The Australian government is considering a new model for responding to fraud, false accounting and foreign bribery. A consultation paper released on 31 March 2017 puts forward a possible deferred prosecution agreement (DPA) scheme for dealing with corporate crime. Submissions on the model are invited by 1 May 2017.


A DPA is an agreement whereby the prosecutor agrees not to seek a Court prosecution (and conviction) in exchange for the company agreeing to introduce agreed remedial measures and pay an agreed fine. One of the key issues is whether such an arrangement should be subject to Court approval and, if so, whether that approval should be more of a “rubber stamp” or a searching examination of the proposal.

The DPA consultation paper is part of a welcome range of measures taken by the Australian government to strengthen its ability to prevent, detect and respond to white-collar crime. Last year the government introduced new false accounting laws. It is also working to enhance whistleblower protections and the Senate is inquiring into Australia’s foreign bribery laws. In 2016, the government invited submissions on the merits of introducing a DPA scheme, the likes of which have been successfully implemented in the United States and the United Kingdom. A range of stakeholders endorsed this option and the government now seeks comment on a specific model.

Aims of a DPA scheme

The aim of a DPA scheme is to improve accountability of Australian companies for serious corporate crime. DPAs would enhance detection by incentivising businesses to volunteer information about criminal conduct to authorities. This enforcement tool would serve the dual purposes of punishing companies for wrongdoing and providing a means of redress for anyone affected. DPAs provide a mechanism to resolve lengthy prosecutions at an early stage and consequently reduce otherwise substantial expenses. A standard term of a DPA is requiring companies to implement systemic changes to prevent recurrences of offences and so DPAs have the added benefit of improving corporate culture and compliance.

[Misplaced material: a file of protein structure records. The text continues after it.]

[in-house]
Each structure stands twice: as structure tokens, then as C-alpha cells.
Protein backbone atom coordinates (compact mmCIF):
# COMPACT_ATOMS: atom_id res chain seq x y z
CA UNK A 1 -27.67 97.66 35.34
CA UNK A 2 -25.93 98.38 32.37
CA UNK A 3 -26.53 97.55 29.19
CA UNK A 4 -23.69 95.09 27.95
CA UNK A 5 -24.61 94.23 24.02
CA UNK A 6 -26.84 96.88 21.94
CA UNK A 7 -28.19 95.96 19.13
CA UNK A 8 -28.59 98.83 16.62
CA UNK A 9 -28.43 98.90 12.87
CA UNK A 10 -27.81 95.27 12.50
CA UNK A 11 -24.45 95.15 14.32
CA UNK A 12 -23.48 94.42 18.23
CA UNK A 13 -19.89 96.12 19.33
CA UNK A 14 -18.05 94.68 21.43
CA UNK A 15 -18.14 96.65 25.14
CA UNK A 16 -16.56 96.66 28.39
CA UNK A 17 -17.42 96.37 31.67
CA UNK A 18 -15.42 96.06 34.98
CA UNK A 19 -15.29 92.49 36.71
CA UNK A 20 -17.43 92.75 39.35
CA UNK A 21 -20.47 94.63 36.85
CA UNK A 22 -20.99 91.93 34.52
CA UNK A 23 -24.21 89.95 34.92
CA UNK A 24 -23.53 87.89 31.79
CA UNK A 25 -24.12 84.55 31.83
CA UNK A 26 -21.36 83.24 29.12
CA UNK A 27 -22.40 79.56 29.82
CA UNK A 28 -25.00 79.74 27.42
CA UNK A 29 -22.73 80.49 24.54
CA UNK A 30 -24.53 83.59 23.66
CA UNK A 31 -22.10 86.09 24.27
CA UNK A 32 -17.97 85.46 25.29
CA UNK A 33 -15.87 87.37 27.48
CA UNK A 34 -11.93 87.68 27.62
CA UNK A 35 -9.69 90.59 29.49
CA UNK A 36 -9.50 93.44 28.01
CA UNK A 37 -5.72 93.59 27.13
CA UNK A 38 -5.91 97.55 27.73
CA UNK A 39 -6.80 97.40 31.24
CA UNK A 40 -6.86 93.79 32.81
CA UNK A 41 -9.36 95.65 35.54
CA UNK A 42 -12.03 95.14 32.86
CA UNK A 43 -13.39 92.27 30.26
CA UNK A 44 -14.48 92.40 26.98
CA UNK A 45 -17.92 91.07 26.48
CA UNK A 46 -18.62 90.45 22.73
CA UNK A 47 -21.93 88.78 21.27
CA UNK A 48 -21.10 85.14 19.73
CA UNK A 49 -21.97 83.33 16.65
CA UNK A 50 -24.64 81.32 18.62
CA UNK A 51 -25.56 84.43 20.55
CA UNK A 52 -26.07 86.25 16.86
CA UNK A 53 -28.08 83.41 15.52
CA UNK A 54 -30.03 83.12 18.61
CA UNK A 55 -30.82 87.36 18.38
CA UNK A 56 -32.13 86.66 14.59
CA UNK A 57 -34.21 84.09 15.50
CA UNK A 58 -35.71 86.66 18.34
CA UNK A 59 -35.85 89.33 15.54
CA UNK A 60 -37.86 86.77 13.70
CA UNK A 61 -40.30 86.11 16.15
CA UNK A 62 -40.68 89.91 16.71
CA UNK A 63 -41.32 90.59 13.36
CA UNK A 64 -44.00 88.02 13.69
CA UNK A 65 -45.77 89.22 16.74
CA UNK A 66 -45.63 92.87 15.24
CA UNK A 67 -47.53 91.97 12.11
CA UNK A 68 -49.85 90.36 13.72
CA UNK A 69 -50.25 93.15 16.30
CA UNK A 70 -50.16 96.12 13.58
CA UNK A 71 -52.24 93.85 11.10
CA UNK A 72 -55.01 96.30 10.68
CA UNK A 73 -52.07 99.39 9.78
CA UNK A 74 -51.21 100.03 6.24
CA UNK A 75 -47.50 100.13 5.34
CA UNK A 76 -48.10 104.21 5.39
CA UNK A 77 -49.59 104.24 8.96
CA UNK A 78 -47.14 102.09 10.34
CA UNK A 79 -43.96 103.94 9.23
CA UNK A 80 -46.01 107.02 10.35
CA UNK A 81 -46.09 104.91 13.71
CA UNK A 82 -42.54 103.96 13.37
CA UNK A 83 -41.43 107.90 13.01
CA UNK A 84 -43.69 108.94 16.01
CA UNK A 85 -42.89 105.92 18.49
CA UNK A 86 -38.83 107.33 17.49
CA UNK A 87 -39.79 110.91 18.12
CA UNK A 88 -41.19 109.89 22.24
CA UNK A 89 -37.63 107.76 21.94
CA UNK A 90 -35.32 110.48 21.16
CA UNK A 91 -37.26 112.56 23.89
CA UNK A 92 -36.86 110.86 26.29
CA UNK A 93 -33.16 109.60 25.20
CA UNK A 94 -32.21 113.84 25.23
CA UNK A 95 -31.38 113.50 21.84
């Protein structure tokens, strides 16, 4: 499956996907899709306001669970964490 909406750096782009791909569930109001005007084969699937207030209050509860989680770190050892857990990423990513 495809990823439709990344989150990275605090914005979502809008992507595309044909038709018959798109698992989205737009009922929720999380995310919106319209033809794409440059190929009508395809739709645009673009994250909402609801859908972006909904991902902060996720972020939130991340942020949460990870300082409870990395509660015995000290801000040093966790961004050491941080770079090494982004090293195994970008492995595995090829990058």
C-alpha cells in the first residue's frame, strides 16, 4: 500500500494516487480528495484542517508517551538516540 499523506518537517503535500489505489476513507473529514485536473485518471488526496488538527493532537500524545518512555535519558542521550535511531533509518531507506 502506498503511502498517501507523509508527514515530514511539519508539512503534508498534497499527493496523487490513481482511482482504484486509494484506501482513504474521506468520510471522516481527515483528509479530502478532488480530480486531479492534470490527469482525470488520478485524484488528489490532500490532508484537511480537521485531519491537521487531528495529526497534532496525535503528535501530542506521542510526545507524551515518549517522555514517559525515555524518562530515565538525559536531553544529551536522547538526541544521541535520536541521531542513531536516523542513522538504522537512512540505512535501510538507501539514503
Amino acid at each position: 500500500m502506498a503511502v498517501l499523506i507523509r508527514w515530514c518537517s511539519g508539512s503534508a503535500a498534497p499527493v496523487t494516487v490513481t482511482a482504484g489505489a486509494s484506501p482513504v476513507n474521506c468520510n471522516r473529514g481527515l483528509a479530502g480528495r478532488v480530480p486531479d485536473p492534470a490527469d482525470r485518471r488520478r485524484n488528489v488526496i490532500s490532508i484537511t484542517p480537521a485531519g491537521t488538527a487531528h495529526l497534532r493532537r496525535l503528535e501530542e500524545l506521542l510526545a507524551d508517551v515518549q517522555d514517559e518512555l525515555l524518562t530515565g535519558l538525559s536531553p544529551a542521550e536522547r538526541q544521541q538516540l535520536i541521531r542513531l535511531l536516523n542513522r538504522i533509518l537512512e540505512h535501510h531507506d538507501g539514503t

The proposed model

A DPA facilitates agreement by the authorities to defer prosecution of a criminal offence in return for the company complying with certain conditions. The conditions would be flexible but typically would include the company making a formal admission of guilt, cooperating with any investigation, paying financial penalties, rectifying any harm suffered and implementing measures to prevent reoccurrences.

The company would be subject to ongoing monitoring to ensure compliance with the DPA. If the company failed to meet its obligations, it may have an opportunity to resolve the breach or prosecutors might renegotiate the terms. If those options were ineffective, a retired judge or a court would determine whether the breach was material and, if so, authorities may launch criminal proceedings.

There are limitations on when DPAs would be available. The consultation paper suggests they only apply to certain serious corporate crimes including fraud, false accounting, and foreign bribery. Tax, cartel and environmental offences are not included in the current proposal. DPAs are also only available to companies and not individuals. Indeed, some of the information provided by a company may be used to identify and prosecute individuals.

In the US, DPAs are not subject to court approval as they are in the UK. The Australian model contemplates review of a DPA by a retired judge and approval if it is in the interests of justice and the terms are fair, reasonable and proportionate. If approved, the DPA would be made publicly available. If this proposed publication comes to fruition, a database of approved DPAs would provide guidance to other companies about what their internal procedures should look like. The proposed DPA scheme stands to benefit corporate Australia broadly, rather than just the companies directly involved in the process.

What do you need to know?

  • A DPA is a proposed enforcement tool that allows deferred prosecutions for serious corporate crimes where an agreement between the corporate wrongdoers and prosecutors is reached.
  • DPAs are not currently available in Australia.
  • This consultation process demonstrates the Australian government’s commitment to strengthening its fight against corporate crime by Australian companies. This is a timely reminder to ensure your corporate procedures and practices meet best practice.